Can you trust 'low fat' and 'low sodium' labels on supermarket shelves?

Can 'low fat' and 'low sodium' labels on supermarket shelves be trusted?

Fair Go looks at whether the truth is being sugar coated by food and drink companies. Source: Fair Go

Fair Go looks at whether the truth is being sugar coated by food and drink companies.

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Auckland church helping influx of homeless with mental health problems

An Auckland church providing housing for the homeless for more than a decade has had an influx of people dealing with poor mental health.

Faith Family Baptist Church in Panmure offers a 13-week programme to rehouse people in need.

Numeracy and literacy classes, and assistance with addiction and health were also included.

Church kaumātua Tom Ngapera said they had been putting a roof over people's heads for a while.

"We've been focusing on housing since 2005 but only on a small scale.

"But now, it's going to be here for a while 'til anybody gets their act together and start putting houses out there so that these people can get there."

About 15 people stay at the church and its buildings at any given time and tenants pay $200 a week for board, power and water.

Food was officially included and there was communal cooking and food donations.

Senior pastor Carla Perese said most people who came through ended up staying longer than 13 weeks but the church's aim is to provide transitional housing.

She said one lady had been there for two years and as part of getting people back on their feet it was important to find accommodation.

"We need the best care for her that we can get so that she can be able to have that self-worth of having her own home, living in her own house and having her own carers going through there.

"She can't have that here because of all the people who live here - there's that quality of life."

But Ms Perese said what the church did was more than just finding people a place to stay.

Housing coordinator Jason Tai said in recent months a lot of people had arrived with mental health problems.

That made it difficult to find out basic information.

"A lot of them don't even have identification, they don't have a bank account, they don't have driver licenses, 18-plus cards, anything like that."

Mr Tai said knowing how to communicate and support people struggling with their mental health could be tough.

"Not [being] professional social workers or anything like that, we engage with the people, we track them and we try and make the best decisions from there so sometimes it [can be] challenging."

It was about balancing their care with others also staying at the church.

But in all the years the church had tenants there was been only one incident where there were safety concerns.

Ms Perese was investigating which services they could get for tenants with mental health problems.

"If things go out of hand, if people start rising up, we just call the police because we can't deal with that.

"But a few days ago I did have a meeting with organisations just to talk about that and what support we can get in here."

Jesse Chiang

rnz.co.nz

Homeless person (file picture).
File picture. Source: Supplied

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Nine police staff disciplined over sexual harassment since 2014

Police have taken disciplinary action against nine staff for sexual harassing their work mates since 2014.

Official Information released to RNZ shows there have been a total of 20 complaints in that time.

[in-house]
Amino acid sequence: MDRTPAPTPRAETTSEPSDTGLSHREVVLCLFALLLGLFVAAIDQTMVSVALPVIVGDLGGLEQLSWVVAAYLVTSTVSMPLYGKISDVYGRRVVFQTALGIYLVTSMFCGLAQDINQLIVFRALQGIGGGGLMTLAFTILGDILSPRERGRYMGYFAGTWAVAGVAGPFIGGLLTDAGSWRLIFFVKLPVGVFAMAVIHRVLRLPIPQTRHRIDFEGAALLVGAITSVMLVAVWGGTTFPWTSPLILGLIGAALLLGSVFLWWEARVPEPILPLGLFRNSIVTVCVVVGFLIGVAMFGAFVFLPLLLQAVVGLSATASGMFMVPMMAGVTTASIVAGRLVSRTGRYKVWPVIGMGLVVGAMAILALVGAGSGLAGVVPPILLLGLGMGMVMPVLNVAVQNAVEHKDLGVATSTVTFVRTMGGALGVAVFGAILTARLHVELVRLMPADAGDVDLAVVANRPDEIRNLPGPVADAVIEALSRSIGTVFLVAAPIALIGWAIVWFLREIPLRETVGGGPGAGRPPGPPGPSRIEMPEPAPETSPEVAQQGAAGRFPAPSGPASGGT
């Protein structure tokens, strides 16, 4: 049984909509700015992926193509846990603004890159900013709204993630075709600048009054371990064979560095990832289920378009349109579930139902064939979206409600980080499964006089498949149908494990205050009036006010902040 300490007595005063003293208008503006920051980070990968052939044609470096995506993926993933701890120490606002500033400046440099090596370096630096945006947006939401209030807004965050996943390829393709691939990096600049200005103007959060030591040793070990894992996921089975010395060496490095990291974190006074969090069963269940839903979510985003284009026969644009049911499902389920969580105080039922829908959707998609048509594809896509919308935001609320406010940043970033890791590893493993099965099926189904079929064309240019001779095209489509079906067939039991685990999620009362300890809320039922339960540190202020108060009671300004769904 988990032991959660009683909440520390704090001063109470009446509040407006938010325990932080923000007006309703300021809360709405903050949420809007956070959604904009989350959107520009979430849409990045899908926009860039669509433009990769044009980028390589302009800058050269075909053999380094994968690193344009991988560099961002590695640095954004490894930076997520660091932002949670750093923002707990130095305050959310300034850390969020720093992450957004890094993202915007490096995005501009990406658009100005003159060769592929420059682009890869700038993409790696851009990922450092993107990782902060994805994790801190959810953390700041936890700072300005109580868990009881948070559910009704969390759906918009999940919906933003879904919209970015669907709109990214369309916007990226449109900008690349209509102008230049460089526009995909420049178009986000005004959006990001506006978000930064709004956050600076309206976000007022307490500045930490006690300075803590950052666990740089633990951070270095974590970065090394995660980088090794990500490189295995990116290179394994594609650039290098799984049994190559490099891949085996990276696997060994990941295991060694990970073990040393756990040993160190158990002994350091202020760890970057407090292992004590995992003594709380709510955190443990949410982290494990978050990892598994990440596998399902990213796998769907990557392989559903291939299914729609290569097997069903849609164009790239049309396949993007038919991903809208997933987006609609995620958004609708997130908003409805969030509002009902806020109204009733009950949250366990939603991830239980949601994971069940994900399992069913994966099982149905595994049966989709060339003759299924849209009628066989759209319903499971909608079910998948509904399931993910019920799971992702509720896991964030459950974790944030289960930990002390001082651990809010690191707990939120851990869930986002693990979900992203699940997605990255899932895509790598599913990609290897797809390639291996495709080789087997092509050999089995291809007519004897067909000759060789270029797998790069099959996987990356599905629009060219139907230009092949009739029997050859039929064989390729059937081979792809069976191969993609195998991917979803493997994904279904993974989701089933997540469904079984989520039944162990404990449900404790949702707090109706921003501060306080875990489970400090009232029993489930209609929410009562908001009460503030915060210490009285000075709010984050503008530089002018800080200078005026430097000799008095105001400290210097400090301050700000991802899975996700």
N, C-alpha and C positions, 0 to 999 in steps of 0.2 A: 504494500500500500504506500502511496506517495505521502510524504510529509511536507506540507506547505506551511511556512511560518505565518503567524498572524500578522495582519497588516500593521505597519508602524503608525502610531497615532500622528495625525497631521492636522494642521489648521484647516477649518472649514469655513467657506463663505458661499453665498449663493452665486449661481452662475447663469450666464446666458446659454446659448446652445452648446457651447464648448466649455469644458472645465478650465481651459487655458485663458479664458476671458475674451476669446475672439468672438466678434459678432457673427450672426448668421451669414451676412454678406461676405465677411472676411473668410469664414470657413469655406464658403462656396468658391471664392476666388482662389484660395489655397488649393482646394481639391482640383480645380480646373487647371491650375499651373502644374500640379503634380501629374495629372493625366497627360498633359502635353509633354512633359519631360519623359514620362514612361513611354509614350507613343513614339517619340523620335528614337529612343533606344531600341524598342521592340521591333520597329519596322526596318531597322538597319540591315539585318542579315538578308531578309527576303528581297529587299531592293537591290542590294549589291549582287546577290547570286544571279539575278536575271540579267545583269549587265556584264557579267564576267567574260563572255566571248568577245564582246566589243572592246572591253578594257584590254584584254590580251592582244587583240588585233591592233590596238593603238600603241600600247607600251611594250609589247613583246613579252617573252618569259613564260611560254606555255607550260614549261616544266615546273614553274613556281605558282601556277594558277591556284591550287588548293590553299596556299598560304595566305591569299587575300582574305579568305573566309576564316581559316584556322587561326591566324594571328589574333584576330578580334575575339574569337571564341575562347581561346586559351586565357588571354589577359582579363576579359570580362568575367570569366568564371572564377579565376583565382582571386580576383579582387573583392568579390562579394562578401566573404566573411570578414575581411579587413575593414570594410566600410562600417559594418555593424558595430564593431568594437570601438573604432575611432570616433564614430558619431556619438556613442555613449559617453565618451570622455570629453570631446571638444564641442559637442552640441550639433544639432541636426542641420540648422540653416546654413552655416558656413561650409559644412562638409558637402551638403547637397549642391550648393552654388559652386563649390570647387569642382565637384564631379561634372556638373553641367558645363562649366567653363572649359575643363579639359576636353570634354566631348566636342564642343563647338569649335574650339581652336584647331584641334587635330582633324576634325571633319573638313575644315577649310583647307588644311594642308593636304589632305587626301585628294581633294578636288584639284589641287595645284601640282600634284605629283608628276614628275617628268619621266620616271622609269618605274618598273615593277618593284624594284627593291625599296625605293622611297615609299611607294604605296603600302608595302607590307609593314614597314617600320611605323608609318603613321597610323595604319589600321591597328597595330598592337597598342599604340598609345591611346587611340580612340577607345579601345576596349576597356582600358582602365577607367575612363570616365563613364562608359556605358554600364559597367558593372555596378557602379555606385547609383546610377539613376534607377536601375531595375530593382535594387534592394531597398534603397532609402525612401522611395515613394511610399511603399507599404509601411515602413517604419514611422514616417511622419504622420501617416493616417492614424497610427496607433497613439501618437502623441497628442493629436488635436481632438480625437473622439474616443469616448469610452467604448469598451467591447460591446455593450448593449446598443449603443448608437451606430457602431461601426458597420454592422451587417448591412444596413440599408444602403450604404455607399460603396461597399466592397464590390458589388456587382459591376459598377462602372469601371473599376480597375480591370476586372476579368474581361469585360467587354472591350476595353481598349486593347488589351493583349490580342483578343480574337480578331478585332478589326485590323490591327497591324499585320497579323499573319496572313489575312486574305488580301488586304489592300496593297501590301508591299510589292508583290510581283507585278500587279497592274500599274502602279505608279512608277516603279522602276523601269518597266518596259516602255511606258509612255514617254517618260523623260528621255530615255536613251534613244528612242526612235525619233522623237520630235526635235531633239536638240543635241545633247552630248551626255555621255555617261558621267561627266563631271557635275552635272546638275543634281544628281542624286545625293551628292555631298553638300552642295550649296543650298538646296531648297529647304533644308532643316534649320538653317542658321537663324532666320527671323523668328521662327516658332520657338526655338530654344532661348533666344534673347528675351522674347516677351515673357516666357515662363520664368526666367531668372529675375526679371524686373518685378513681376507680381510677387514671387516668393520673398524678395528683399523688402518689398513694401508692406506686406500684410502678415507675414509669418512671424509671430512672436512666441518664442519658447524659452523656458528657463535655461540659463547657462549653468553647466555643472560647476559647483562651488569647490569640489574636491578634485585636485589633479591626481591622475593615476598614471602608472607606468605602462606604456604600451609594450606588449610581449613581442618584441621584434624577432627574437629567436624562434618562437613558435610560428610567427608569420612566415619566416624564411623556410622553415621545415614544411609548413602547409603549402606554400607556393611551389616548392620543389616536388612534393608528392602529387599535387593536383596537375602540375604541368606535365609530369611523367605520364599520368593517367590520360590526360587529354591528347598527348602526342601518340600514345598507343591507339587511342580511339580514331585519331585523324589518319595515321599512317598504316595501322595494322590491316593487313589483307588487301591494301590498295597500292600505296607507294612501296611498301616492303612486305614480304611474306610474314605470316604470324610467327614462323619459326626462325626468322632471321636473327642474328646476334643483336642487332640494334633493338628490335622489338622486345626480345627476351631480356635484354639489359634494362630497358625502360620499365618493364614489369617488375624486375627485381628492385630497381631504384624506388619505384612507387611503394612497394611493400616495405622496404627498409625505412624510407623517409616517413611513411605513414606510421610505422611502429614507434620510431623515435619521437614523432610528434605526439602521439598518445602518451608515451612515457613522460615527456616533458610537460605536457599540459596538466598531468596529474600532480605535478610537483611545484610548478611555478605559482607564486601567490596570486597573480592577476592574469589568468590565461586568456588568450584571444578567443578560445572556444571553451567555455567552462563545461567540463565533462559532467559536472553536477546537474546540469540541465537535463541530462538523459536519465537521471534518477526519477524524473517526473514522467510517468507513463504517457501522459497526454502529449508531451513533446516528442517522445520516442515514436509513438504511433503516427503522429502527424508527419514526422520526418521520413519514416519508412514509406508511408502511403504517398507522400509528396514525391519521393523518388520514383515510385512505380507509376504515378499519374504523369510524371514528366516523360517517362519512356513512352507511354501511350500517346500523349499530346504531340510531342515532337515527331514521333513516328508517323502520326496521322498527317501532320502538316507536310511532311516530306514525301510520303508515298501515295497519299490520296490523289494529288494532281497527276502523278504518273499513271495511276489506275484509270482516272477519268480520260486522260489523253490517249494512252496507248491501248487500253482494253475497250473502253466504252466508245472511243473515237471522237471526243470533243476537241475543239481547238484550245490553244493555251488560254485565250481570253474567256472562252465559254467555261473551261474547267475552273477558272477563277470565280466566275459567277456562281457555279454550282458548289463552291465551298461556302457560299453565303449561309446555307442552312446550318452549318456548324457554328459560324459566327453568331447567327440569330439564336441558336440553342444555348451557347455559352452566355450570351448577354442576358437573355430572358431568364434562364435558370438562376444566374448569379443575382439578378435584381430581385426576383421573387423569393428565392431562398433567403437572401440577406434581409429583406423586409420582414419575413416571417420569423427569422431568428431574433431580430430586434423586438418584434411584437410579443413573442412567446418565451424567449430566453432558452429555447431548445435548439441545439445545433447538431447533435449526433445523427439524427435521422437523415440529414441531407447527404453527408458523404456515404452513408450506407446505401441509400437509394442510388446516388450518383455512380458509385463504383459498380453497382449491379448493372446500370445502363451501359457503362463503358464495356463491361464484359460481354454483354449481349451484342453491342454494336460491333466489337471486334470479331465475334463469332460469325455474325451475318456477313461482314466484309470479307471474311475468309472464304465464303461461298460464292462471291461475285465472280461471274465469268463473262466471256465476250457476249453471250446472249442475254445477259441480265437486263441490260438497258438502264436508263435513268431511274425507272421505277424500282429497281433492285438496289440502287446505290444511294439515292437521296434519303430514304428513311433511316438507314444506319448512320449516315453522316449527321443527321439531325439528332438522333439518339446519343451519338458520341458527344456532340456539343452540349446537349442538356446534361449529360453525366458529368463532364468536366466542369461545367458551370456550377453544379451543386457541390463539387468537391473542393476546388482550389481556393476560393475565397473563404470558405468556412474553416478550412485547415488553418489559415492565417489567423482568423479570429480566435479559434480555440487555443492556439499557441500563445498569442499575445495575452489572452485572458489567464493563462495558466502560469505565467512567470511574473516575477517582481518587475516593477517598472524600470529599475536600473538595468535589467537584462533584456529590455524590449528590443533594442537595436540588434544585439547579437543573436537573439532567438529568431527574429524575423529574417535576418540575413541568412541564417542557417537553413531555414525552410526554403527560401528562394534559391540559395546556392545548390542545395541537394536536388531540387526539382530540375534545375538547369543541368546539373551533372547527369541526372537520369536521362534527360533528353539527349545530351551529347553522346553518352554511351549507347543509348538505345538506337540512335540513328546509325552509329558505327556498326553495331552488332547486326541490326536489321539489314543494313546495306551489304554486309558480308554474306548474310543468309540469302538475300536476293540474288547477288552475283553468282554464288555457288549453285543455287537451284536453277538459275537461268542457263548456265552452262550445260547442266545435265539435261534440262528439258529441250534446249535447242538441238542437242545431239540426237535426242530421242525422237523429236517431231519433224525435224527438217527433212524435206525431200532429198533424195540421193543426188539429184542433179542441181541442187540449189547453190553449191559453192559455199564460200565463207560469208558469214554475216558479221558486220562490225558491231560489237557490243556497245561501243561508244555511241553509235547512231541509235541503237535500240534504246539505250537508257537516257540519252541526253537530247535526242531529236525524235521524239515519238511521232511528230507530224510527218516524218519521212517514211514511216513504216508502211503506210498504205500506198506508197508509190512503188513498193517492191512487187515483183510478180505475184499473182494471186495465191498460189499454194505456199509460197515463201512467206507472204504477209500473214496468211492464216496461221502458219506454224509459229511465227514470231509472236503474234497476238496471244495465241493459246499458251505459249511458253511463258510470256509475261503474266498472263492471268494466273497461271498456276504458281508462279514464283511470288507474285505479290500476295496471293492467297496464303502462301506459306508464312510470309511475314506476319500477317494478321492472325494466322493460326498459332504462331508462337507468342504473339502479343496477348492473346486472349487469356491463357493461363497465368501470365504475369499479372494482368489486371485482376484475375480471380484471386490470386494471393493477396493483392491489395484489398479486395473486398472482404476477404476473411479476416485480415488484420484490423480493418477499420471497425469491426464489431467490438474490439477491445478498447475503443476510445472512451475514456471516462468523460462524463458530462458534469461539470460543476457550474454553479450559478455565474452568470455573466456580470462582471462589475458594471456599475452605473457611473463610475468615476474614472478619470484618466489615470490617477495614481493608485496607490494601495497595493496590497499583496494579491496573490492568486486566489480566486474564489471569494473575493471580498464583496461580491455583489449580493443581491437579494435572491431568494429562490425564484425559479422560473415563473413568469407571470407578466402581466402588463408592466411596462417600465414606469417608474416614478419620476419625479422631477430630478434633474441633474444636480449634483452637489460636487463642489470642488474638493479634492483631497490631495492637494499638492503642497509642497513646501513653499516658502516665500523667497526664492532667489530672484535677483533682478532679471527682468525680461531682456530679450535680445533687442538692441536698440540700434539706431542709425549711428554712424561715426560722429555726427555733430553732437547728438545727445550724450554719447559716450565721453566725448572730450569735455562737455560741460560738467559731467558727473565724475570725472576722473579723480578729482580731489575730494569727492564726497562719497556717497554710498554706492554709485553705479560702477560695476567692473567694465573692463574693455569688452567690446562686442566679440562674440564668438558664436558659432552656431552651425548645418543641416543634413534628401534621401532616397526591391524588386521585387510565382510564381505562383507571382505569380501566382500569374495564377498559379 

Eleven other internal sexual harassment complaints did not lead to disciplinary action but would have been investigated.

It is not clear if the nine disciplined staff were uniformed officers, civilian employees, or if they still worked for the police.

RNZ asked if those involved were subject to a criminal investigation, but police were yet to confirm those details.

Police decide on a case-by-case basis whether the complaint should be dealt with as either an employment or criminal investigation.

In a statement, police deputy chief executive of people Kaye Ryan said any form of harassment was unacceptable and as an employer they would not tolerate that behaviour.

In a statement, Police Minister Stuart Nash said he expected all sexual harassment complaints, including those made against police staff, to be treated seriously.

"If an investigation finds sufficient grounds to warrant action, I expect police staff to be treated no differently from any other member of the public.

"I encourage women and men to speak up if they witness or are subjected to unacceptable conduct.

"Police have learned from the 2007 Commission of Inquiry into Police Conduct. Police organisational culture and practice is now more progressive and empathetic."

Police Association president Chris Cahill said it was naive to think the New Zealand police was immune from workplace sexual harassment

"If you did that, you're then ignoring that there is always a risk of other matters that haven't been reported, and you don't want to say everything's perfect and miss the opportunity to make it even better.

"To me, it does say that people can come forward but that there's not a significant issue."

Considering New Zealand Police employs more than 12,000 people, the number of complaints was small, Mr Cahill said.

Trainee officers

On Tuesday, it was revealed four trainee police officers at the Royal New Zealand Police College in Porirua were stood down pending investigations into claims of misconduct.

Two of those investigations were criminal.

And there are reports that at least one of the cases involves accusations of indecent assault but the police will not confirm that.

By Katie Doyle

rnz.co.nz

Police (file picture).
Source: rnz.co.nz


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